'Trusted' NHS must bring R&D benefits to the disadvantaged

Our viewpoint

Realignment of R&D investment could generate a better return on R&D investment to UK plc by improving access to innovative medicines, reducing variations in health outcomes, reengaging people with the labour market, and improving healthy life expectancy, write Jonathan Pearson-Stuttard and James O’Shaughnessy.

The UK is grappling with two fundamental problems when it comes to the nation’s long-term health. The life expectancy gap between the best and worst parts of the country is 27 years. And half a million people are out of the labour force due to long-term sickness. The first is a problem which has been in the making for decades, while the second is a post-pandemic phenomenon.

Without a reimagining of health research that puts these social missions at its core, there is a risk that the £20bn per year announced for research and development by 2024-25 in last month’s Autumn Statement will fail to solve either problem because of fundamental flaws in the way this money is spent. Despite the many successes of UK’s R&D, poorly targeted funding has the potential to worsen inequality of access to innovative medicines and better health.

A central problem is that some groups are “super-served” and benefit from the latest innovations whilst others may not benefit for years. R&D funding and infrastructure has traditionally focused around the most academic universities, which themselves are often located in relatively affluent areas and among healthier populations. But these are not the places where the need is greatest.

For example, in affluent areas people reach the age of 54 before they are likely on average to be living with multiple chronic health conditions. But in the poorest 20 per cent of areas across England, those aged 46 and above have typically passed this unwelcome threshold. Similarly, the Chief Medical Officer’s 2021 report found 18 per cent of higher stroke rates in coastal areas could be attributed to a “coastal effect”, where coastal communities have some of the worst health outcomes.

Despite this, people living with multiple conditions are often excluded from clinical trials, meaning they are less likely to benefit from medical innovations, and less-affluent areas are frequently overlooked for science funding. This reduces local growth, exacerbating the problem of chronic worklessness that the pandemic has created and which is concentrated in the most economically left behind parts of the UK.

The geographical mismatch of R&D infrastructure, on one hand, and population with greatest health needs on the other, also contributes to variations in access to new therapies once approved.

While patients living near to large academic centres often benefit from new treatments rapidly, there is frequently a substantial time lag in new therapies reaching patients in R&D poor areas.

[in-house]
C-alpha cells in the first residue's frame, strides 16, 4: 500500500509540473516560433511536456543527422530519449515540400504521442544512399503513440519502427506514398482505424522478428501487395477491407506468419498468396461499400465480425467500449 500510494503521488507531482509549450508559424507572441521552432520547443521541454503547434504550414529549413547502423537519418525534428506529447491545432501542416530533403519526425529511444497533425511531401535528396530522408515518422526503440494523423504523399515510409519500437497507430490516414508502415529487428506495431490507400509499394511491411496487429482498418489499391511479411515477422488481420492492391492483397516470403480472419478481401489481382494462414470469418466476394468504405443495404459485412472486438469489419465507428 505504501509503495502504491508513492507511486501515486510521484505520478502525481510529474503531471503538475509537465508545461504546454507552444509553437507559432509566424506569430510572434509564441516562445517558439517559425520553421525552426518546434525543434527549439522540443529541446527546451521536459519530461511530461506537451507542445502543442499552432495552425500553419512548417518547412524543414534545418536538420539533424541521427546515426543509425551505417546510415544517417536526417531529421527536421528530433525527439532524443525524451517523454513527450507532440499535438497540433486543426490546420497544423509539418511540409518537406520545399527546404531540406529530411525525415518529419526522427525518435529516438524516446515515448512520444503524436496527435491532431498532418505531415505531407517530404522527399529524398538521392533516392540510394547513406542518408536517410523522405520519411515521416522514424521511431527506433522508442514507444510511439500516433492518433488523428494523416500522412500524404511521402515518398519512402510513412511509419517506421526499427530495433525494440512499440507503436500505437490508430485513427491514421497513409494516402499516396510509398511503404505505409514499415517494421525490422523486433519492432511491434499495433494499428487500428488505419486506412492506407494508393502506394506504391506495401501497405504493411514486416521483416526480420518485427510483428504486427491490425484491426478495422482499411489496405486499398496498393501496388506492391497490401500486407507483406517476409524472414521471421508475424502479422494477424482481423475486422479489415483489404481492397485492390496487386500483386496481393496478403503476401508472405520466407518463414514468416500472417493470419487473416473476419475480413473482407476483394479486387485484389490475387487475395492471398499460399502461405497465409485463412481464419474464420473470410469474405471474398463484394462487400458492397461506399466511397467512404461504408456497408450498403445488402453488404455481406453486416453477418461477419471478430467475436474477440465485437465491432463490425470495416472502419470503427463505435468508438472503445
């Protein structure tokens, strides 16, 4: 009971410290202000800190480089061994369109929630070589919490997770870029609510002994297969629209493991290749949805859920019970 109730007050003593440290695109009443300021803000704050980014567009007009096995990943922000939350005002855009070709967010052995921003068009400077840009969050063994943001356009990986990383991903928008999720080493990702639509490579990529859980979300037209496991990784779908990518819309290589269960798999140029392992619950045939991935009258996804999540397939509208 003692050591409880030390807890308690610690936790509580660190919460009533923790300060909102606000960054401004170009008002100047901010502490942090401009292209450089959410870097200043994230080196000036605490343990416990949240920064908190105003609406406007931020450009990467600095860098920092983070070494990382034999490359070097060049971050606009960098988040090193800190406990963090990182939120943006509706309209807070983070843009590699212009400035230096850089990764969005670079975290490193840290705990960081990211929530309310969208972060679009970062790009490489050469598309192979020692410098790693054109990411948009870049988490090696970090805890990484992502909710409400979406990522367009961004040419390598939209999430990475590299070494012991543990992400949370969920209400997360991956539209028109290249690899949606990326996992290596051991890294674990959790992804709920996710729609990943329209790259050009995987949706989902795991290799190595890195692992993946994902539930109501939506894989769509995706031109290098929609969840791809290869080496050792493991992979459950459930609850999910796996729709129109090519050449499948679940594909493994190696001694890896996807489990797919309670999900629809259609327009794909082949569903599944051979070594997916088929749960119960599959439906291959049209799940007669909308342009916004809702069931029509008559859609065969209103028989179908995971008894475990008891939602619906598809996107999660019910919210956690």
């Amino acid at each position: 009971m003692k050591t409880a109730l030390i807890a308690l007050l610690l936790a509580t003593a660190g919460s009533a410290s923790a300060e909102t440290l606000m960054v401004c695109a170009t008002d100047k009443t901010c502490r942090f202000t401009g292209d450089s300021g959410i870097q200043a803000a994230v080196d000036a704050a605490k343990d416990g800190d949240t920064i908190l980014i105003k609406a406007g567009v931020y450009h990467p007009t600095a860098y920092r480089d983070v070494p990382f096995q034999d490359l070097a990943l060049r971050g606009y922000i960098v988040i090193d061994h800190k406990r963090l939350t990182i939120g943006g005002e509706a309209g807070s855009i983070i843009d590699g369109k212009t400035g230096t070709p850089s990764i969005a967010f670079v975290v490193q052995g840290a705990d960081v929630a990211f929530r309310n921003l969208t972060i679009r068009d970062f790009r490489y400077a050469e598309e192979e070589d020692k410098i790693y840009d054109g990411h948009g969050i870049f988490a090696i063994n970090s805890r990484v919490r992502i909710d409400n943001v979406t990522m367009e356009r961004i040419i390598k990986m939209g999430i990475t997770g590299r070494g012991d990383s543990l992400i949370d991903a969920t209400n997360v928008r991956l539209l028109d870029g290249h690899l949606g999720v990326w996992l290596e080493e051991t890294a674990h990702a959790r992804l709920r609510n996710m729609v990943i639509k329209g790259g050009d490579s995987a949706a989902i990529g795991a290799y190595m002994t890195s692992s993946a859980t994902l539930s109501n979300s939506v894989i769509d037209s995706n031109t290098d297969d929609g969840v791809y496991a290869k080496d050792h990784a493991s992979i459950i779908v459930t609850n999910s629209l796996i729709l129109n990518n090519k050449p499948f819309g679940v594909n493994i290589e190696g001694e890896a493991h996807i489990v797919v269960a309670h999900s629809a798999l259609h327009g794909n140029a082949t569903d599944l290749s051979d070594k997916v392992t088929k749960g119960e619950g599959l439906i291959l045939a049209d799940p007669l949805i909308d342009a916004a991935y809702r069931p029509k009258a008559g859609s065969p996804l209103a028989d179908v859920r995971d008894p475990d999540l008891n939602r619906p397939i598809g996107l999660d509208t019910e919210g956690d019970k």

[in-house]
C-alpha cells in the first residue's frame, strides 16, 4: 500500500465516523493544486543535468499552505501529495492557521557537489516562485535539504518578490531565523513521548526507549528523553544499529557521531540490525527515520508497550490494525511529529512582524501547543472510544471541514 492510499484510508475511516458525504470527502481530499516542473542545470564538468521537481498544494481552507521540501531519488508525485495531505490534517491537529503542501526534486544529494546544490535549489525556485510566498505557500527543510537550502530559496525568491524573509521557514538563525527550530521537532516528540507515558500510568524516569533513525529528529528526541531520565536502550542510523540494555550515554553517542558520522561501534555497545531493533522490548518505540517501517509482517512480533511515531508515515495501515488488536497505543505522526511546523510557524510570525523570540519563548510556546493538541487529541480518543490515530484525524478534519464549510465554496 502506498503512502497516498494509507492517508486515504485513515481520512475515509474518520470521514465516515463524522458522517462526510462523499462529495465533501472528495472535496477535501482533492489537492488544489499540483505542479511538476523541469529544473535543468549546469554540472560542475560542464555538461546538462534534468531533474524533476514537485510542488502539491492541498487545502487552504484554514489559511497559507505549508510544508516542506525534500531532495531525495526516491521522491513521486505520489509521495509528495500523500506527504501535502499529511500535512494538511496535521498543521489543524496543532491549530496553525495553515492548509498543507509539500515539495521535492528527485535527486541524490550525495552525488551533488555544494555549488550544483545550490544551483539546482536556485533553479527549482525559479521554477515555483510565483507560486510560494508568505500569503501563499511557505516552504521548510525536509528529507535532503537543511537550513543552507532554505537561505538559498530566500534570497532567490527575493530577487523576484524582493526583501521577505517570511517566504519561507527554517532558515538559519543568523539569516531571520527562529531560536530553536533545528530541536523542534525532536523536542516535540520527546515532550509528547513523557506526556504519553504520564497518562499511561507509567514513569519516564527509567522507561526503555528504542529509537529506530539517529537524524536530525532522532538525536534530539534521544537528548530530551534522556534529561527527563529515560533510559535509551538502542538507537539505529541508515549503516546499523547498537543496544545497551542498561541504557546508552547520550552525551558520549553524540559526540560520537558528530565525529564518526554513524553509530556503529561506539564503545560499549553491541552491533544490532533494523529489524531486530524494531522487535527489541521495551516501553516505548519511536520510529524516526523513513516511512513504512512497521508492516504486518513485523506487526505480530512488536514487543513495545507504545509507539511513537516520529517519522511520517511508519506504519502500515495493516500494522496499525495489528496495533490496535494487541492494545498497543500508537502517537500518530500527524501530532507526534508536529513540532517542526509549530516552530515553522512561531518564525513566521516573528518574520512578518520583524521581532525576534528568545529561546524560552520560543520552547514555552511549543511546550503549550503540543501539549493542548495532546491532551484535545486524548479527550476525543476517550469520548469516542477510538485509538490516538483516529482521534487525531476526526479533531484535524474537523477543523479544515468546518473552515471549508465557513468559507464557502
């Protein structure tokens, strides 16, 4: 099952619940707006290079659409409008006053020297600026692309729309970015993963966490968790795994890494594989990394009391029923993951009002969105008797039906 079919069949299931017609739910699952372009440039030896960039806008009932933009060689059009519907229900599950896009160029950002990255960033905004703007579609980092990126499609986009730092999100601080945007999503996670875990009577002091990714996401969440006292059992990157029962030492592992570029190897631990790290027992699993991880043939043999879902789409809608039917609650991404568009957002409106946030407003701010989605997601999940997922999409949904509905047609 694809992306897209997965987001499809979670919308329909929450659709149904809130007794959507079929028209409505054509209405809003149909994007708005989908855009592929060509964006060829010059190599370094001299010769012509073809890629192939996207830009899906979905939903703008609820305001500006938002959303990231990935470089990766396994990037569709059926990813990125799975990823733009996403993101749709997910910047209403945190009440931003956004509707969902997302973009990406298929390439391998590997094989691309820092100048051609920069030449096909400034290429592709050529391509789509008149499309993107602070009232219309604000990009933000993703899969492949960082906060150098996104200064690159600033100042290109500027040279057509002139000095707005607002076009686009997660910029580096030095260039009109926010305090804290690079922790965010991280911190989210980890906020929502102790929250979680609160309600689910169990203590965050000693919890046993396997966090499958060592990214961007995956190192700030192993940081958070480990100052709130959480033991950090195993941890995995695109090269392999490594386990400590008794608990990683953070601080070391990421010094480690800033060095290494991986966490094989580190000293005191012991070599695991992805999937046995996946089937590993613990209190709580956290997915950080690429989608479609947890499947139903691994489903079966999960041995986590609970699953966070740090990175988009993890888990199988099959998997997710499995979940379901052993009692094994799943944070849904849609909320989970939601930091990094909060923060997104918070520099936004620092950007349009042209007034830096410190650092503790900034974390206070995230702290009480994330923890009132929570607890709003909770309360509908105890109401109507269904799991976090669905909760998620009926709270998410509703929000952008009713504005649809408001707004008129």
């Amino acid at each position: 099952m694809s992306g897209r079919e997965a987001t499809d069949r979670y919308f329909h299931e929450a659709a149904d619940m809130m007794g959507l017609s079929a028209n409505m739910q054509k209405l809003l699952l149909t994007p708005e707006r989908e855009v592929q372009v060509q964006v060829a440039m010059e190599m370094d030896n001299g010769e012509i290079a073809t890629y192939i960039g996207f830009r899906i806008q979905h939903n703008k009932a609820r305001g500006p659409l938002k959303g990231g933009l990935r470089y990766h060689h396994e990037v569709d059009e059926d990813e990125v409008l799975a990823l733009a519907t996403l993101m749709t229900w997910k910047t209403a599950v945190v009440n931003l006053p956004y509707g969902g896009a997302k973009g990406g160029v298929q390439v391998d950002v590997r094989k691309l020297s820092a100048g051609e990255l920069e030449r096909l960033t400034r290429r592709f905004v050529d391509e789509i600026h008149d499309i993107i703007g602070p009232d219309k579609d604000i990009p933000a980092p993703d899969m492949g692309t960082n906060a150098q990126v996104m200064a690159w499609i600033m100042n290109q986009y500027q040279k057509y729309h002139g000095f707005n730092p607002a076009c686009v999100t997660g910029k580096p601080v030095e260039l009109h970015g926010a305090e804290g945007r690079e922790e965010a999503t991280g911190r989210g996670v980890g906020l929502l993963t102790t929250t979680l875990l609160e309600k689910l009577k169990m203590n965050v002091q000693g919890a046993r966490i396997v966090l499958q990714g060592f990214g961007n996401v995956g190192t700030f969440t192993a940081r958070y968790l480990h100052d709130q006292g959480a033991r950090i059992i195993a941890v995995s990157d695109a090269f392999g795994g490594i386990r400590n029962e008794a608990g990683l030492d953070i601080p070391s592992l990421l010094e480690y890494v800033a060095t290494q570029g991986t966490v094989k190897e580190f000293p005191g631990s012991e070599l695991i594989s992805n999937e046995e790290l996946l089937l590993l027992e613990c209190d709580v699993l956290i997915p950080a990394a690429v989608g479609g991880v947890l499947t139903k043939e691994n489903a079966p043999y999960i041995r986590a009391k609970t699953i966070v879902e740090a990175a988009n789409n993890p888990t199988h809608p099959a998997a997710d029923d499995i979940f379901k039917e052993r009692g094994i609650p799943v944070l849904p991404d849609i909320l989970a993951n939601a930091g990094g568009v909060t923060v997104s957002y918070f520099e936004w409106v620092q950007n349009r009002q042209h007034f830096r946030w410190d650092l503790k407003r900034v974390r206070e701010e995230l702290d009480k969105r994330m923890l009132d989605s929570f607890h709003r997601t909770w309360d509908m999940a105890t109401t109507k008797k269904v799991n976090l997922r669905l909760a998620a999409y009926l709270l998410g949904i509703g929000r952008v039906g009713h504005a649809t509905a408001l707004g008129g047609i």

The way forward is to embed three core principles into our R&D system which could help realign incentives with levelling up health and economic outcomes.

First, we must ensure that health research is conducted amongst citizens representative of patients living with the target disease(s) today and in the future. This means taking R&D to the places where diseases are most common, not where research participants are easiest to recruit. Genomics England’s Diverse Data project is an excellent initiative in this vein.

Second, we should leverage the trusted role of the NHS. Local NHS institutions reach across the UK, are connected to their local communities, and in many cases are the largest local employer. Where health is worst they take a key role in the community and command trust like few other organisations. This anchor institution status should be leveraged to embed R&D in disadvantaged communities so that more clinical research – with its health and wealth benefits – can be delivered.

Third, we need agree that if local “levelling up” is to mean anything, it must involve improving the health of the least well off. Using financial incentives to make sure that the roll-out of new therapies brings most benefit to marginalised communities would create new collaborative approaches to tackling long-standing challenges across the NHS. Not only would this benefit patient health but, through a more efficient use of clinical trial and real-world data, it would likely attract further life science investment.

Getting this right would generate an even better return on R&D investment to UK plc by improving access to innovative medicines, reducing variations in health outcomes, reengaging people with the labour market, and improving healthy life expectancy. It would create a nationwide representative R&D infrastructure that would increase economic activity in many areas that need it most. The covid-19 pandemic demonstrated the fullest value to society (in health, social and economic terms) of R&D and the life-science sector. Putting health-driven prosperity at the core of the UK’s ambition to be a “science superpower” would be a major step towards levelling up.

This article was first published in the HSJ on the 15th December 2022